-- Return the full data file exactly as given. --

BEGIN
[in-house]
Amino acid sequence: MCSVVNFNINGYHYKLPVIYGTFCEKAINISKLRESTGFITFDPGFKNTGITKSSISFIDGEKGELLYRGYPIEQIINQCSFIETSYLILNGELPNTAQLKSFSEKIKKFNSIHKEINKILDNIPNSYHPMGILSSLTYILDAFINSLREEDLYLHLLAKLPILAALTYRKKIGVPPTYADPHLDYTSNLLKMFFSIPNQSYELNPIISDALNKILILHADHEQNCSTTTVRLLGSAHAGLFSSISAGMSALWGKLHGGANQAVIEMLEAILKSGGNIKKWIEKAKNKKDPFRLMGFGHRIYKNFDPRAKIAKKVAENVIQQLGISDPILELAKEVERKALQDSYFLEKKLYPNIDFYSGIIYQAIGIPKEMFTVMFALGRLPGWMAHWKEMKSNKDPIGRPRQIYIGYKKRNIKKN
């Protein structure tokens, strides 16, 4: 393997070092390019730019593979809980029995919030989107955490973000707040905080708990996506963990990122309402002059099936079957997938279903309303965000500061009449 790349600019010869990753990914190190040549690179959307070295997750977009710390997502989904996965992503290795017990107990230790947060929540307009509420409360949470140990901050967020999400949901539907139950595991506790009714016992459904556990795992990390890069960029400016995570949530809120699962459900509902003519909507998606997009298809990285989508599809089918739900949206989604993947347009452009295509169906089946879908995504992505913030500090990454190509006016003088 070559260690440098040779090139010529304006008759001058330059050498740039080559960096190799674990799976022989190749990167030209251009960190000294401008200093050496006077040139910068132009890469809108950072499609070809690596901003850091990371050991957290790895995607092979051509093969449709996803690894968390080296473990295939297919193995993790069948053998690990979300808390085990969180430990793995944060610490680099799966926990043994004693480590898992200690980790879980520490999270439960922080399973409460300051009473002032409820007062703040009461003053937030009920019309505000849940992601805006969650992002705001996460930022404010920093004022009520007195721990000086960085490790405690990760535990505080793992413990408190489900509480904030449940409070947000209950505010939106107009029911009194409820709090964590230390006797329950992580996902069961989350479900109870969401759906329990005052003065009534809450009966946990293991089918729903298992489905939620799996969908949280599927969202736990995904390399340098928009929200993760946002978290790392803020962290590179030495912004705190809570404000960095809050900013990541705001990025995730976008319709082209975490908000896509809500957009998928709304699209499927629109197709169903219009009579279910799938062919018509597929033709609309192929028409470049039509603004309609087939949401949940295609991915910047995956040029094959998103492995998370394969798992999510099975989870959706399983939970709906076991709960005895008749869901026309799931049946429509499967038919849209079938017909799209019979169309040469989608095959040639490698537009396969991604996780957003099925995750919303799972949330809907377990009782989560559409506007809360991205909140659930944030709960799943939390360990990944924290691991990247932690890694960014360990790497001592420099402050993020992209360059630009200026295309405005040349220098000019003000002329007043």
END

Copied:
[in-house]
Amino acid sequence: MCSVVNFNINGYHYKLPVIYGTFCEKAINISKLRESTGFITFDPGFKNTGITKSSISFIDGEKGELLYRGYPIEQIINQCSFIETSYLILNGELPNTAQLKSFSEKIKKFNSIHKEINKILDNIPNSYHPMGILSSLTYILDAFINSLREEDLYLHLLAKLPILAALTYRKKIGVPPTYADPHLDYTSNLLKMFFSIPNQSYELNPIISDALNKILILHADHEQNCSTTTVRLLGSAHAGLFSSISAGMSALWGKLHGGANQAVIEMLEAILKSGGNIKKWIEKAKNKKDPFRLMGFGHRIYKNFDPRAKIAKKVAENVIQQLGISDPILELAKEVERKALQDSYFLEKKLYPNIDFYSGIIYQAIGIPKEMFTVMFALGRLPGWMAHWKEMKSNKDPIGRPRQIYIGYKKRNIKKN
């Protein structure tokens, strides 16, 4: 393997070092390019730019593979809980029995919030989107955490973000707040905080708990996506963990990122309402002059099936079957997938279903309303965000500061009449 790349600019010869990753990914190190040549690179959307070295997750977009710390997502989904996965992503290795017990107990230790947060929540307009509420409360949470140990901050967020999400949901539907139950595991506790009714016992459904556990795992990390890069960029400016995570949530809120699962459900509902003519909507998606997009298809990285989508599809089918739900949206989604993947347009452009295509169906089946879908995504992505913030500090990454190509006016003088 070559260690440098040779090139010529304006008759001058330059050498740039080559960096190799674990799976022989190749990167030209251009960190000294401008200093050496006077040139910068132009890469809108950072499609070809690596901003850091990371050991957290790895995607092979051509093969449709996803690894968390080296473990295939297919193995993790069948053998690990979300808390085990969180430990793995944060610490680099799966926990043994004693480590898992200690980790879980520490999270439960922080399973409460300051009473002032409820007062703040009461003053937030009920019309505000849940992601805006969650992002705001996460930022404010920093004022009520007195721990000086960085490790405690990760535990505080793992413990408190489900509480904030449940409070947000209950505010939106107009029911009194409820709090964590230390006797329950992580996902069961989350479900109870969401759906329990005052003065009534809450009966946990293991089918729903298992489905939620799996969908949280599927969202736990995904390399340098928009929200993760946002978290790392803020962290590179030495912004705190809570404000960095809050900013990541705001990025995730976008319709082209975490908000896509809500957009998928709304699209499927629109197709169903219009009579279910799938062919018509597929033709609309192929028409470049039509603004309609087939949401949940295609991915910047995956040029094959998103492995998370394969798992999510099975989870959706399983939970709906076991709960005895008749869901026309799931049946429509499967038919849209079938017909799209019979169309040469989608095959040639490698537009396969991604996780957003099925995750919303799972949330809907377990009782989560559409506007809360991205909140659930944030709960799943939390360990990944924290691991990247932690890694960014360990790497001592420099402050993020992209360059630009200026295309405005040349220098000019003000002329007043």